She is the author of Inside of a Dog: What Dogs See, Smell, and Know.
With Daisy Banks at The Browser, she discussed five books on the art of observation, including:
Manhole CoversRead about the other books Horowitz tagged.
by Mimi Melnick (photos by Robert A Melnick)
I am intrigued to find out more about how Manhole Covers by Mimi Melnick fits in with your theme of looking at the world.
This covers the part of the world which is underfoot, and might be the way that a lot of people find most immediately rewarding – to start to look at an ordinary block in a way they haven’t before. For the most part, even in New York where a lot of old manholes have been replaced and covered with resin, there are still many, many beautiful examples of 19th century ironwork that we drive or walk over. And this book is a picture history of a number of these covers. The Melnicks were some of the first to publish images of metal covers as though they were art. I think the covers really are beautiful and it is surprising that there will still be millions of people walking around in cities who haven’t bothered to look at these covers, which have things on them like a radiating sun pattern, or to wonder about the initials that represent the iron forger or the company which commissioned the making of the manhole. And so from this book you can remember to walk down your block, gaze at what’s underfoot and enjoy that.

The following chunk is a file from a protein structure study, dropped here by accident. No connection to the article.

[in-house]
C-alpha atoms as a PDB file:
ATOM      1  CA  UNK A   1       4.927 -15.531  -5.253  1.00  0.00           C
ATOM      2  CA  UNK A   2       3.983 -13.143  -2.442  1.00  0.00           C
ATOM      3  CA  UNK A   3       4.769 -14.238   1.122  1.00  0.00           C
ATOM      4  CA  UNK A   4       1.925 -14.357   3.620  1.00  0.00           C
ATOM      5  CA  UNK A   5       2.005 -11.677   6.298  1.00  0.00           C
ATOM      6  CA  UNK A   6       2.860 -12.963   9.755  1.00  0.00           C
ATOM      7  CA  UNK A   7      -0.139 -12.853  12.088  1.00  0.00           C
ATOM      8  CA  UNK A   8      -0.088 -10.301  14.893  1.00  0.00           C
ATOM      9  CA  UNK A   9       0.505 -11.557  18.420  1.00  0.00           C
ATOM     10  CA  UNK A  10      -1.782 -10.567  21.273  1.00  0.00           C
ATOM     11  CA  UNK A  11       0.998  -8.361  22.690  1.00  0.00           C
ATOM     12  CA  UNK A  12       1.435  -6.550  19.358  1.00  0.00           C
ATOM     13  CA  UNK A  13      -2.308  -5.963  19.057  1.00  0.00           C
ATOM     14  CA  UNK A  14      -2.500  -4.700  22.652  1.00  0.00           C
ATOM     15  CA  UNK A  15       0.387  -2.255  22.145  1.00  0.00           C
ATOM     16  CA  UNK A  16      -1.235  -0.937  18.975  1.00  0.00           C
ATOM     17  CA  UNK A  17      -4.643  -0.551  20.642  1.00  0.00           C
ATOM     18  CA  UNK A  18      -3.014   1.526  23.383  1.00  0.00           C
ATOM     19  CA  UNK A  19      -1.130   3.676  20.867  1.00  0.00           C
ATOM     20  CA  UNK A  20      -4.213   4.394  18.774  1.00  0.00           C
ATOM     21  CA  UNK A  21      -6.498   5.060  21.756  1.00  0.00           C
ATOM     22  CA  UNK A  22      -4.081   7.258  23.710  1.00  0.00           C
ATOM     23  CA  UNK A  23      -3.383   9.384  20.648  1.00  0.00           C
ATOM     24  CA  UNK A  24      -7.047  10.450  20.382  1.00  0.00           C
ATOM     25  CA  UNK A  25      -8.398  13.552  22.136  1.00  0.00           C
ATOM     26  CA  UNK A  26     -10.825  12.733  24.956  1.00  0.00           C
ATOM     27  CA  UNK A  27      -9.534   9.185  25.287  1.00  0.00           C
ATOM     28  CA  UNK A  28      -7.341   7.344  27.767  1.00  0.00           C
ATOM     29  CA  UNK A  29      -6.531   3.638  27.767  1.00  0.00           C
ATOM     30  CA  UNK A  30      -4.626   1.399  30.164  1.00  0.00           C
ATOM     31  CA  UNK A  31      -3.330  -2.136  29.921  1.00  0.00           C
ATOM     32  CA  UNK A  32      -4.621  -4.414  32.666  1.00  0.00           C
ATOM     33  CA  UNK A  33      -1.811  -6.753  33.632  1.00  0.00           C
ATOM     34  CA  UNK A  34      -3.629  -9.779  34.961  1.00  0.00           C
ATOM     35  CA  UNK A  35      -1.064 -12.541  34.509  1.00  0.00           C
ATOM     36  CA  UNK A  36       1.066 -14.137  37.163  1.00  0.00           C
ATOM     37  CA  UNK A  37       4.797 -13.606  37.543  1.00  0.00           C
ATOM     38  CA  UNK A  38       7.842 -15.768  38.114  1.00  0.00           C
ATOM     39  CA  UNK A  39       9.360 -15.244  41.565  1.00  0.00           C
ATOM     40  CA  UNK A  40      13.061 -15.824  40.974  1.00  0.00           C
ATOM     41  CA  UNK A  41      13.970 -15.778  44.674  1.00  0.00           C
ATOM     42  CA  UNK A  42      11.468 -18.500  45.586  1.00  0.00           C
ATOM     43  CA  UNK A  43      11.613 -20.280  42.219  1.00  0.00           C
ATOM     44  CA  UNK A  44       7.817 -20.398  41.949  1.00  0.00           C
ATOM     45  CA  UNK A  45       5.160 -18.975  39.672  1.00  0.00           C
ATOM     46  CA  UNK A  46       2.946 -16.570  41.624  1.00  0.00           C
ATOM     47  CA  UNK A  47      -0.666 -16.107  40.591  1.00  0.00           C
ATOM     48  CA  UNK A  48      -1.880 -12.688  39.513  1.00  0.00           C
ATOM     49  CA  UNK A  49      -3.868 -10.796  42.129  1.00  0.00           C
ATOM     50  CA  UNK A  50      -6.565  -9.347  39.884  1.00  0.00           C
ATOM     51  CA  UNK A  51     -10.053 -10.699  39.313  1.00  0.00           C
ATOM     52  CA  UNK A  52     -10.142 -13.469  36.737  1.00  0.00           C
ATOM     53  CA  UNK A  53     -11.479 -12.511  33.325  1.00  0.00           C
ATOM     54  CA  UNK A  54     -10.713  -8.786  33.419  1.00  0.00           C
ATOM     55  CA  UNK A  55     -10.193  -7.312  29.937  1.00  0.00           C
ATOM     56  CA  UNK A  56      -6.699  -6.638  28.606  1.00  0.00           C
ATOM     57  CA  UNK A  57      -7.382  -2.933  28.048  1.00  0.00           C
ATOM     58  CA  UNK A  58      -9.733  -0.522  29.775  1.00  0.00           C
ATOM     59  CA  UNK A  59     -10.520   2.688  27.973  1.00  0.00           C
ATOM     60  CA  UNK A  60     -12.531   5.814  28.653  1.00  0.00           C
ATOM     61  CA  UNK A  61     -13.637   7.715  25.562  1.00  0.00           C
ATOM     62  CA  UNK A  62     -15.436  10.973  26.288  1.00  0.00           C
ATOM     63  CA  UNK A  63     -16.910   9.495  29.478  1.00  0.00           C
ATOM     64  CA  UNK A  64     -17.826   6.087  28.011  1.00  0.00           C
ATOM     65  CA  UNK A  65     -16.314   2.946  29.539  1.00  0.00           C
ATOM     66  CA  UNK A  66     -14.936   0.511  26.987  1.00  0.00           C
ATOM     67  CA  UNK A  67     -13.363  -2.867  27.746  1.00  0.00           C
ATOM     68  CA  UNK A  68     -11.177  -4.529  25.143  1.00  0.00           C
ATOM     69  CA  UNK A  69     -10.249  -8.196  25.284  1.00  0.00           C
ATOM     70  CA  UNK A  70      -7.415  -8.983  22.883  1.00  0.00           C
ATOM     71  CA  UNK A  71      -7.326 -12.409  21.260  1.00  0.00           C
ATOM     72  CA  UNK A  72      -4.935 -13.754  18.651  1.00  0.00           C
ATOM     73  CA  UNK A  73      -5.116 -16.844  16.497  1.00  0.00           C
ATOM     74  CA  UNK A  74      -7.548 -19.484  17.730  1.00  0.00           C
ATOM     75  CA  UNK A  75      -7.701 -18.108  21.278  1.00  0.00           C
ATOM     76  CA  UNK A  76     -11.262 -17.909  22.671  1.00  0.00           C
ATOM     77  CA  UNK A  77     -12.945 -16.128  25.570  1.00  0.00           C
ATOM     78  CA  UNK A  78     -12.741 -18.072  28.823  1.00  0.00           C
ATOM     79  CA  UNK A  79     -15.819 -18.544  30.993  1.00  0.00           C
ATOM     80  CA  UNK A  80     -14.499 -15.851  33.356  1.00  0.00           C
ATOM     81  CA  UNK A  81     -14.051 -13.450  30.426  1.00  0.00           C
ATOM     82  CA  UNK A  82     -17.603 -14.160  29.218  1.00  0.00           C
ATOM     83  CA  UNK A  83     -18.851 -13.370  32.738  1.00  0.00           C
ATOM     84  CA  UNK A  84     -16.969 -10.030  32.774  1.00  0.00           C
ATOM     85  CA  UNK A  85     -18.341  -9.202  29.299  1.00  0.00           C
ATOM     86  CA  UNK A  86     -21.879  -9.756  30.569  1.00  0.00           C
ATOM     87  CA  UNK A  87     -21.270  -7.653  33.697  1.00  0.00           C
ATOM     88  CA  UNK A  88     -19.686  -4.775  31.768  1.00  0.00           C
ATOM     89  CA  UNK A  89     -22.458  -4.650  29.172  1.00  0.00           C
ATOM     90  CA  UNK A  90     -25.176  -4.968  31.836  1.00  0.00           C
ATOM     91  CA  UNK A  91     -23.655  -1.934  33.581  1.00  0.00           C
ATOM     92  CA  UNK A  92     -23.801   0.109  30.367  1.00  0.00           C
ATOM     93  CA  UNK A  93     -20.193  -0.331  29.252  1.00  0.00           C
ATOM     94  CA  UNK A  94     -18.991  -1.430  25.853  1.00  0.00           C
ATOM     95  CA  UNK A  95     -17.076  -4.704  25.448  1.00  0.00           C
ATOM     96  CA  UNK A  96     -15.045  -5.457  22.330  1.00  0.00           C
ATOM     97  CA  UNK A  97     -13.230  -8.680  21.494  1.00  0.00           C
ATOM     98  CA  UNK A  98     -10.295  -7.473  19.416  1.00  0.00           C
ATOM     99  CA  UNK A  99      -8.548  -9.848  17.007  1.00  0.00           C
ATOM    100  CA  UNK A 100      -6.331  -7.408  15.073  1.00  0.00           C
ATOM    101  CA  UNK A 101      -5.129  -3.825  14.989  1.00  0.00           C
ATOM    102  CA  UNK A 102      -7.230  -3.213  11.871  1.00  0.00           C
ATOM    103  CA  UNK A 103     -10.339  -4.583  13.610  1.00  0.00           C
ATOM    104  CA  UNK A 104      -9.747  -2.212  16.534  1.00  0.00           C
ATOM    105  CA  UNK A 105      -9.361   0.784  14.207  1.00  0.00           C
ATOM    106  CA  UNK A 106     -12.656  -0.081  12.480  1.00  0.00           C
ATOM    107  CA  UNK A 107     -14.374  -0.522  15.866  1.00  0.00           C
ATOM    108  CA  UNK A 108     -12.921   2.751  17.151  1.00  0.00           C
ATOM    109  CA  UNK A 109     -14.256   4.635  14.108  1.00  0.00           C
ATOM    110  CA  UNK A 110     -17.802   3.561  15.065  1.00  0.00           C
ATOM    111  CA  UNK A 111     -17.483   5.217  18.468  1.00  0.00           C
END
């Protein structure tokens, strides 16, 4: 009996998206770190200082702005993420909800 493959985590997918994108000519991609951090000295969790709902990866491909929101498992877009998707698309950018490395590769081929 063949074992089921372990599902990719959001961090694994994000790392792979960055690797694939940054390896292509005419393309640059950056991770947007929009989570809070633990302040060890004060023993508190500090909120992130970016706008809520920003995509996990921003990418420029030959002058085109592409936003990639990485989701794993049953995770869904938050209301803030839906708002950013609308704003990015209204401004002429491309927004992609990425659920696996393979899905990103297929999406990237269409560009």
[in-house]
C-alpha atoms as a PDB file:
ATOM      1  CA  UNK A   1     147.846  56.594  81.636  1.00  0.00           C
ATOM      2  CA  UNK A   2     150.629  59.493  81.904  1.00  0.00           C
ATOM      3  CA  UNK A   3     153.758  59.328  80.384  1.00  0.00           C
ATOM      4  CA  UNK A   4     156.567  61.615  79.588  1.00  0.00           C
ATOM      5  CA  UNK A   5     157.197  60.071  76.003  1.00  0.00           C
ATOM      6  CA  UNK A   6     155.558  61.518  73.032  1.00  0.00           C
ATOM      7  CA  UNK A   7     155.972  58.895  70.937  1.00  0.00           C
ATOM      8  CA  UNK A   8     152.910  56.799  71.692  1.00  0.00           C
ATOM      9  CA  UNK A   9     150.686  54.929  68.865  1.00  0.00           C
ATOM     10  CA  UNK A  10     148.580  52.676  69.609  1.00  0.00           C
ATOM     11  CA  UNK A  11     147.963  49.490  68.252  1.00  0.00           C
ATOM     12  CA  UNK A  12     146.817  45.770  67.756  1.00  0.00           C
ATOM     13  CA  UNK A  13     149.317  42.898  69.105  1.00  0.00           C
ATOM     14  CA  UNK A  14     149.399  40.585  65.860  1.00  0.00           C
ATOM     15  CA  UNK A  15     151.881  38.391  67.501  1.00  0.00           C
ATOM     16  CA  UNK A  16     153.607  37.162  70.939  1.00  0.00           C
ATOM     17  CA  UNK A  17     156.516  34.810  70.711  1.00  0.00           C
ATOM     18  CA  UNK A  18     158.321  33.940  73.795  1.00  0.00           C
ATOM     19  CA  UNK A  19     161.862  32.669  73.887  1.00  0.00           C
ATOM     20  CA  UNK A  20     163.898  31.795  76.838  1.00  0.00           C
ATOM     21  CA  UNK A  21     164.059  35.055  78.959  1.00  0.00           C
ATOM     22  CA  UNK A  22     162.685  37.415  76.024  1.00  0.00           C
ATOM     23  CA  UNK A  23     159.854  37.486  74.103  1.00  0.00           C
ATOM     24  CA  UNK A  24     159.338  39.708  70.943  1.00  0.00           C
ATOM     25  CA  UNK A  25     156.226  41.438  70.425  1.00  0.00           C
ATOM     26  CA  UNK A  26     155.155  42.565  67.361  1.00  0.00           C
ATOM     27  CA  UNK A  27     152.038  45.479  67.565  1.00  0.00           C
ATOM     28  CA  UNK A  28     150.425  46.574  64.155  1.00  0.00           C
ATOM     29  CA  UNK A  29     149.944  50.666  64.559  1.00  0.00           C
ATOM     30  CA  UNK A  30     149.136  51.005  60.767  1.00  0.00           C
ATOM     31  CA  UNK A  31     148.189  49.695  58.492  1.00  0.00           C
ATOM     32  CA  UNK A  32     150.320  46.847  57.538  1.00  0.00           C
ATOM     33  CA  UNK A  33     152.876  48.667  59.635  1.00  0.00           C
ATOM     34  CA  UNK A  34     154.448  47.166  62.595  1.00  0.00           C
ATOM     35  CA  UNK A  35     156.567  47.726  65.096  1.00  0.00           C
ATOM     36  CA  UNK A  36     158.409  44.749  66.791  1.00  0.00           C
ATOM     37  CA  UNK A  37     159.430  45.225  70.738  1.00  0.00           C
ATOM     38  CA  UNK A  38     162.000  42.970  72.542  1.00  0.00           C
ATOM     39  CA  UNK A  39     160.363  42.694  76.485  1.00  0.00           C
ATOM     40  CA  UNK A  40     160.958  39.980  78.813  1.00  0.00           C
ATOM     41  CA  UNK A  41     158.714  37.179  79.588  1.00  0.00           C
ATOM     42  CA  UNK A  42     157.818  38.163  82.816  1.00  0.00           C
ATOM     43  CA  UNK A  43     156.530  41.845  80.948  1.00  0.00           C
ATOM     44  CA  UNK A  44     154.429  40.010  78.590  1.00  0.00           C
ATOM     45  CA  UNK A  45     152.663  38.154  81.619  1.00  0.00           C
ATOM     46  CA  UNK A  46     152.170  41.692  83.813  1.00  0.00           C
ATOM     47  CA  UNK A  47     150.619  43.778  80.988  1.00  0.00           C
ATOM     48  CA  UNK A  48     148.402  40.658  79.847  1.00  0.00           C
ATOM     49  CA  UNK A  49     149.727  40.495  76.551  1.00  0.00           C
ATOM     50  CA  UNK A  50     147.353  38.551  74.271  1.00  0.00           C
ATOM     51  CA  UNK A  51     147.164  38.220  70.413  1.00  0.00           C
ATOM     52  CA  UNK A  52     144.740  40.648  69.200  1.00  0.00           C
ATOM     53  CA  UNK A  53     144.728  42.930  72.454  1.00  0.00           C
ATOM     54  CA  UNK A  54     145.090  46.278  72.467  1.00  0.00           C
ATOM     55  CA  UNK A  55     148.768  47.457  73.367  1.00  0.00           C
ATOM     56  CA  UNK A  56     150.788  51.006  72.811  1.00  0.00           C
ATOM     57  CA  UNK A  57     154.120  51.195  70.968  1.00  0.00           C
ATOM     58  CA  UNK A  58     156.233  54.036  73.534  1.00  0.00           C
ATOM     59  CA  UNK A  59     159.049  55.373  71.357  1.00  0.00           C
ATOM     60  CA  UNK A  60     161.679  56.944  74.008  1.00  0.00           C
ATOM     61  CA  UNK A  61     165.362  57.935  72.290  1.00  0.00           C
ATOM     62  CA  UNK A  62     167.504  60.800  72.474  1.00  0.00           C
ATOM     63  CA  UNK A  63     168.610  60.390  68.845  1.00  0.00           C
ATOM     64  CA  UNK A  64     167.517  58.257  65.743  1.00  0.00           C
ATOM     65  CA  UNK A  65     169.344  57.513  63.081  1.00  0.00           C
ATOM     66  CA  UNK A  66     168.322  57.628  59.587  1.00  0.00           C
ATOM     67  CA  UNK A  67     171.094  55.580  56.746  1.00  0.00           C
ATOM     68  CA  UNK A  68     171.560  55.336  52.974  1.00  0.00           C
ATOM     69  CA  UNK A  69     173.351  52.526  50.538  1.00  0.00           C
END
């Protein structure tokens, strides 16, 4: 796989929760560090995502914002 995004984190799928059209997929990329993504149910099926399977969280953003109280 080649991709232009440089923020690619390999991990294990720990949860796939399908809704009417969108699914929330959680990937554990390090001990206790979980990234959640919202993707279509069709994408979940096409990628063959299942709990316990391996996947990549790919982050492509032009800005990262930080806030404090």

And it talks about all the different types as well, including coalholes, grates, lamp-holes, storm drains, steam covers and meter lids.
Yes, which are easily identifiable as soon as you have an eye for it. The phone lines and the electrical lines are all going to be represented by different covers.
It sounds a little bit like trainspotting.
There probably are collectors of these covers, too. And there was a point at which, unlike trainspotting, people were often stealing these manholes and taking them away to have at home or be sold as scrap.
The Page 99 Test: Inside of a Dog.